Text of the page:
Palmistry and Thinking

Thinking is one of four basic human functions. The other three functions are Feeling, Intuitive, and Sensation. One function (or combination of functions) is dominant in each of us. You can quickly see which of four functions rule you by observing the shape and proportions of your hands. Thinking types have square palms and long fingers, often widely spread. They’re communicators who love the idea stage of development, before projects materialize. Acquaintances often  accuse them of being impractical dreamers, but without them, not much new would happen. When they detach themselves from mundane reality, they can gain objectivity and perspective on almost anything. On the downside, they tend to overvalue the intellect and downplay emotion. As the most social of all types, they’ll acknowledge your point of view, even if they don’t agree with you. Although they’re capable of dealing with plenty of analysis, detail, and information, they’d much rather be unencumbered and free from mundane realities. Easily distracted, they become scattered and resist being focused, disciplined, and structured. Less cultivated thinking types are notorious for being nervous, restless, superficial, and unreliable.

A majority of palmists look at the headline first to interpret how a person thinks. The direction and quality of a person’s headline determines the direction and quality of their thinking. A headline can be short (serious) or long (analytical). It begins where the thumb meets the hand and may be connected (inertia) or separated (initiative) from the life line at it’s beginning. It can run straight across the hand (objective), turn up towards the pinky finger (acquisitive), or dip deep into the heel of the hand (imaginative). The quality of a line is crucial to its interpretation. Dr. William Benham, the father of modern western palmistry, had his electric current theory. He believed that lines conducted a person’s thought currents, just as electrical lines conduct electricity. If something impedes the current, it interferes with the function that the line represents at that particular time of a person’s life. There are many possible obstacles on a head line: islands, chains, breaks, dots, frays, chains, crosses, stars, etc., each with it’s own set of challenges.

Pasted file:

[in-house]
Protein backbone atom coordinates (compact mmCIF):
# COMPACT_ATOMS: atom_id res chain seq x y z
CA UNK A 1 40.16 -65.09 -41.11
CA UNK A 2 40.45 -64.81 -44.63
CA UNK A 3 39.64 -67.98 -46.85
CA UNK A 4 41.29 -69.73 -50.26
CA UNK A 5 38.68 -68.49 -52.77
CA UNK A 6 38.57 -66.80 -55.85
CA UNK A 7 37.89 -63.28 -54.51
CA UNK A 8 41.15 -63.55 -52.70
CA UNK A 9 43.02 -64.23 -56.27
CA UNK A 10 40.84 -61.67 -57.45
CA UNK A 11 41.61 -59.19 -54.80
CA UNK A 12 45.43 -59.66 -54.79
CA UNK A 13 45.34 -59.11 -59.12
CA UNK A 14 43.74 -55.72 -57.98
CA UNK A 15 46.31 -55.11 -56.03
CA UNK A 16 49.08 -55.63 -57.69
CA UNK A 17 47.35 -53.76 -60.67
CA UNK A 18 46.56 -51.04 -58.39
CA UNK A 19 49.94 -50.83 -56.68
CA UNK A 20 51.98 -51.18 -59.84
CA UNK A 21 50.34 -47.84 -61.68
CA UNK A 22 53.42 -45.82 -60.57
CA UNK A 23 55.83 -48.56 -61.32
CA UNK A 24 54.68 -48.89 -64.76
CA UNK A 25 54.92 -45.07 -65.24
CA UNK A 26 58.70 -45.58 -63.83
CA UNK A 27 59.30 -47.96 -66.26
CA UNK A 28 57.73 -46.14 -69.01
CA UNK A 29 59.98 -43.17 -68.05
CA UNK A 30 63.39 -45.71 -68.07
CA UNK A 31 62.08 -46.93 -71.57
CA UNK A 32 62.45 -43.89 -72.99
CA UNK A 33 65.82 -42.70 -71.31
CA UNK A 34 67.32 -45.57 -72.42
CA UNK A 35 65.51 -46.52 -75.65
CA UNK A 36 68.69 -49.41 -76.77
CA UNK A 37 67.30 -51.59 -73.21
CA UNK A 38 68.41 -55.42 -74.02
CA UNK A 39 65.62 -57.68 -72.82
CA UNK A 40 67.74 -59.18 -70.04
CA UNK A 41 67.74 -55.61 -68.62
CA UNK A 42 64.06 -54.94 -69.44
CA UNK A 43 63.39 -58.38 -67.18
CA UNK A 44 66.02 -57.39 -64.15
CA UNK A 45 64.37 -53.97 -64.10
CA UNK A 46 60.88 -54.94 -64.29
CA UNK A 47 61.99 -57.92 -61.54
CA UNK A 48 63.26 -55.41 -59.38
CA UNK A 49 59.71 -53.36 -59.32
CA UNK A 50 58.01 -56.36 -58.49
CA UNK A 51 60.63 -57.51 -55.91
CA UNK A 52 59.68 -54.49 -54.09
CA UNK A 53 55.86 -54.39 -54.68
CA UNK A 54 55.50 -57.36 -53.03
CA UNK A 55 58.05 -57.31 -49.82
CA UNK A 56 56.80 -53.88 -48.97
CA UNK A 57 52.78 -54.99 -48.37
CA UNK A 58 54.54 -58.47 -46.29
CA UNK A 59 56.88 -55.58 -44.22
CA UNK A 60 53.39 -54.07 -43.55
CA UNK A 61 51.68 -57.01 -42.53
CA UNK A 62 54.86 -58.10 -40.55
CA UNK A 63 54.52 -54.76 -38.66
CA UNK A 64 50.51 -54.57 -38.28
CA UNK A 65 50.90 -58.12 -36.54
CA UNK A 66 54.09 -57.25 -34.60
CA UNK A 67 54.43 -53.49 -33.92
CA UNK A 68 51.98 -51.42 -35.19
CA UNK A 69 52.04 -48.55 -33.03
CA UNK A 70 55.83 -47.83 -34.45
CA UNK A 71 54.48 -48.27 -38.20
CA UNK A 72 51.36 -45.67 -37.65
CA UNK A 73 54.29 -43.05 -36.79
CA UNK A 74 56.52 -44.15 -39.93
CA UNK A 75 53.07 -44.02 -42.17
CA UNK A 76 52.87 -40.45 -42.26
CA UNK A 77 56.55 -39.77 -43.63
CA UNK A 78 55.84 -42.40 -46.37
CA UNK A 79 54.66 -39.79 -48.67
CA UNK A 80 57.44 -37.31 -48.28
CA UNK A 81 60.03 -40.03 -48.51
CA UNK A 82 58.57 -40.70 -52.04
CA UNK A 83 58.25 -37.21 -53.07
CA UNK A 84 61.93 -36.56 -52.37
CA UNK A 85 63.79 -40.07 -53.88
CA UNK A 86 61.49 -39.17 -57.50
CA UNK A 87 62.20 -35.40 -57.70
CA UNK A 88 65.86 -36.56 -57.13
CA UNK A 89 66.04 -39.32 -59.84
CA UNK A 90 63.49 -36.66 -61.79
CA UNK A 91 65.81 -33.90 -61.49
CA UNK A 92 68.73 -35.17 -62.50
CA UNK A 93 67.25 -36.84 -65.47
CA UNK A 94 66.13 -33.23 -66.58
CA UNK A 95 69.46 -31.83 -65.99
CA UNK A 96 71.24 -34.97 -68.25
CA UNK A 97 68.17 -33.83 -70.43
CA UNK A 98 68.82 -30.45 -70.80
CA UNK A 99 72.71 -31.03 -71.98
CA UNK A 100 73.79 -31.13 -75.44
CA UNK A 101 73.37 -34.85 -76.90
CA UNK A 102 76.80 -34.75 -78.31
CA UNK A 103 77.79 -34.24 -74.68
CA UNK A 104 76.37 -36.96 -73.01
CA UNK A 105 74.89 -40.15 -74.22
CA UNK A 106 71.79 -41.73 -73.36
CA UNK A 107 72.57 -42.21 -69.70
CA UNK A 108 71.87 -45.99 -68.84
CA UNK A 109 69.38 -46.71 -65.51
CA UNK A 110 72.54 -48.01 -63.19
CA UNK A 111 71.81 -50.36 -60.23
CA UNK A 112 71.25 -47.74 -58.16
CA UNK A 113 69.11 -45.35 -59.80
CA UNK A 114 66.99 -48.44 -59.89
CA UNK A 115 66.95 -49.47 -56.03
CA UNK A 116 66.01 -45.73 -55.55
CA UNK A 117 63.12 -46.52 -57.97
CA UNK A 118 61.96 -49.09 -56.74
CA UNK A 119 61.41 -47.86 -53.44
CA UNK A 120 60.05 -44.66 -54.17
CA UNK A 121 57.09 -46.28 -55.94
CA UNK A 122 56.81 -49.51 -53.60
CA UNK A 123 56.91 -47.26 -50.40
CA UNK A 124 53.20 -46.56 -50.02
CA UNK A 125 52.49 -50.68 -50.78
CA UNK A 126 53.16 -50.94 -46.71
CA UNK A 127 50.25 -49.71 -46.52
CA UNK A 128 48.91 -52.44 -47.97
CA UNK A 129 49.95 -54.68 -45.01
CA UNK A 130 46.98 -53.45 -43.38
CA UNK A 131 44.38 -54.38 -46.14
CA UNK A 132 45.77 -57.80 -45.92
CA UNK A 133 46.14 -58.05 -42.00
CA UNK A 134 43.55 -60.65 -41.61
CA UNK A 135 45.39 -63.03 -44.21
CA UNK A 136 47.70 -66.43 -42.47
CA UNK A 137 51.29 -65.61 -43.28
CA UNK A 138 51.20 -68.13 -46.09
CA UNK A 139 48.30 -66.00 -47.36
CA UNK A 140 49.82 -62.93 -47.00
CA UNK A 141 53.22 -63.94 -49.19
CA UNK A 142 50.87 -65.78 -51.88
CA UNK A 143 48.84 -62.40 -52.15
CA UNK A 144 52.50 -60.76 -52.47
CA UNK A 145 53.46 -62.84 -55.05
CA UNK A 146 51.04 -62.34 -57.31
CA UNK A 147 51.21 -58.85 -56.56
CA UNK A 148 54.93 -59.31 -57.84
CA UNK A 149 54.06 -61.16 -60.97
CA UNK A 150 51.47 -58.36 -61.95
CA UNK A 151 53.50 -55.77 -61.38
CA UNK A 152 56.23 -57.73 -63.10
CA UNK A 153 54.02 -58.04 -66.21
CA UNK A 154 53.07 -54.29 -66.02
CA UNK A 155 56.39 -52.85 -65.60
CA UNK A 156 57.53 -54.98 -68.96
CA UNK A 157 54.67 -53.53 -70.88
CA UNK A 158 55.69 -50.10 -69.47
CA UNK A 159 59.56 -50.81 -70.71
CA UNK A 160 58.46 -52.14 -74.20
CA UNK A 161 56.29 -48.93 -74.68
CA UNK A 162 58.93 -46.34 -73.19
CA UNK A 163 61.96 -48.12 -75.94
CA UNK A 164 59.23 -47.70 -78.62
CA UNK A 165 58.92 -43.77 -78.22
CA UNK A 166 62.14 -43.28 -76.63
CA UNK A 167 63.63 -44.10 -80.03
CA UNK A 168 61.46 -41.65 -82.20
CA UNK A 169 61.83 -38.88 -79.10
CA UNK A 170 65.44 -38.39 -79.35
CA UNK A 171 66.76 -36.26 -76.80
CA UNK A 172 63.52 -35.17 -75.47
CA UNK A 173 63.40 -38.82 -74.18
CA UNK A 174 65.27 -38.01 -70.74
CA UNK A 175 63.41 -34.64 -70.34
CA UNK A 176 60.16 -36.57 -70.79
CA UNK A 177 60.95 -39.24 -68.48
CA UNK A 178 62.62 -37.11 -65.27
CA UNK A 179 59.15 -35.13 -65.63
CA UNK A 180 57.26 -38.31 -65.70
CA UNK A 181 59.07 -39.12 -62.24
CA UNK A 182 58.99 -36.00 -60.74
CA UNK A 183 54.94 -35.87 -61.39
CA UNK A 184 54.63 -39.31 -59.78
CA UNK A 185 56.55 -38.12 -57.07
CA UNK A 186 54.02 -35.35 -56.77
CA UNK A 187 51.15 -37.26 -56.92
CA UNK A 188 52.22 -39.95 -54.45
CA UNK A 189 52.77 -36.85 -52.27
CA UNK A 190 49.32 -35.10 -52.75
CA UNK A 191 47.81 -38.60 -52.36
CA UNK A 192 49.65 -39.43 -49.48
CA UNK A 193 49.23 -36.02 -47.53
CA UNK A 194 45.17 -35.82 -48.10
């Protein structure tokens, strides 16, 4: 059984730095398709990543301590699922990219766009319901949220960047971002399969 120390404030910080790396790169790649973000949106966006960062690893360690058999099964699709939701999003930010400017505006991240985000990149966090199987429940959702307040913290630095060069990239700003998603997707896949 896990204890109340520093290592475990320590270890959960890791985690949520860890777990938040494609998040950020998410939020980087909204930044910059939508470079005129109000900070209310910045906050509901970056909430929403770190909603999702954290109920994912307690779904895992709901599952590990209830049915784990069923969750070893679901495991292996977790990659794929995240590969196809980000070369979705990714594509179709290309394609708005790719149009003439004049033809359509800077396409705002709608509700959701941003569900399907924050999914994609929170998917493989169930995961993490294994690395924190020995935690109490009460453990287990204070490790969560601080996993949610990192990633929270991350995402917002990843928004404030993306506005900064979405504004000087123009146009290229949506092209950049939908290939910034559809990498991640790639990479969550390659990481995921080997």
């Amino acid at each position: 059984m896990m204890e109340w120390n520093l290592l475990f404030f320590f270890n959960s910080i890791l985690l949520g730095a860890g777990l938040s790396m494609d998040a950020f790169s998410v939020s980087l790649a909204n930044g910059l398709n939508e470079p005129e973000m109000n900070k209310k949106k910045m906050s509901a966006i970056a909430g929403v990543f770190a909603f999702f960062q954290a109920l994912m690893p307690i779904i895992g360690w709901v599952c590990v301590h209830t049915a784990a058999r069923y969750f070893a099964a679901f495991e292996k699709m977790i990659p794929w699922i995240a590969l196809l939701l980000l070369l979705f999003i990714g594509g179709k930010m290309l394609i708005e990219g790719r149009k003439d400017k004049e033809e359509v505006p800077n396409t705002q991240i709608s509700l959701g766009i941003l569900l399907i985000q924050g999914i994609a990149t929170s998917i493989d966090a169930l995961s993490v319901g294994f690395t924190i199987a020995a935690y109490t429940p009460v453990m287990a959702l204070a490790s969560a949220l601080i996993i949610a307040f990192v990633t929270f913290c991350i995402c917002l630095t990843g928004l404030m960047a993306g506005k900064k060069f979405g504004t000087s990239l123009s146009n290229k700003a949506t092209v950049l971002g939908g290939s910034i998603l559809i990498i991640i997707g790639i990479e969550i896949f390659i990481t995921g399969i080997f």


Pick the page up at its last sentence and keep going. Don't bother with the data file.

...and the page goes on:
When I first began studying palmistry over thirty-five years ago, much of the writing on the subject was didactic and fatalistic. I had a huge island in the middle of my headline (picture not me) extending over a four to five-year period. Older palmistry writings described a state of insanity, possible institutionalization, or at best, a state of utter confusion for that period. Needless to say, I was worried. I called my brother, Gary, who was in the process of becoming a psychiatrist at the time. I explained my situation and expressed my fears. Gary asked me what the quality of the line was like after the island. I told him that it was strong and clear. He replied, “Don’t worry about it. You’ll figure out what it is when you get there and deal with it as you go through it.” He was right. I did get there and understand it, although I still had to go through it. Knowing it would end made it a lot easier to cope. That’s one of the advantages of being able to see what challenges lay ahead in your hands.

By looking at our little finger, we begin to learn more about our thinking and communication skills. Our pinky is the shortest finger. When the tip is longer than the crease between the first and second phalange of the ring finger, it’s considered long (more communicative.) When it’s shorter, it’s considered short (less communicative.) An inwardly curving pinky indicates issues with truthfulness. We can see technical, language, family, and sexual issues in our little finger. Early family dynamic may be observed in the way the pinky is set on the hands. If it is very short or low set, trust is a major issue. Many women who have very low set pinkies have told me that they have trouble having orgasms. Their real challenge is in allowing themselves to have intimacy.

Fingertips also provide information about our thinking function. Each finger has three sections, divided by two joints, each of which may or may not have a developed knot (knots indicate a need for order.) The top phalanx represents our thinking. When it is dominant (longer than the other two phalanges), the thinking function dominates that aspect of our character represented by the particular finger. A rounded fingertip or loop fingerprint symbolizes enhancement of the social aspect of the thinking function. A spatulate fingertip or whorl fingerprint accentuates unconventional and original thinking. A  square fingertip or arch fingerprint increases the practical quality of a person’s thinking. I’ll get much more specific in future blog entries when I write about the twelve character types. I’ll also include case histories of family, friends, clients, and celebrities.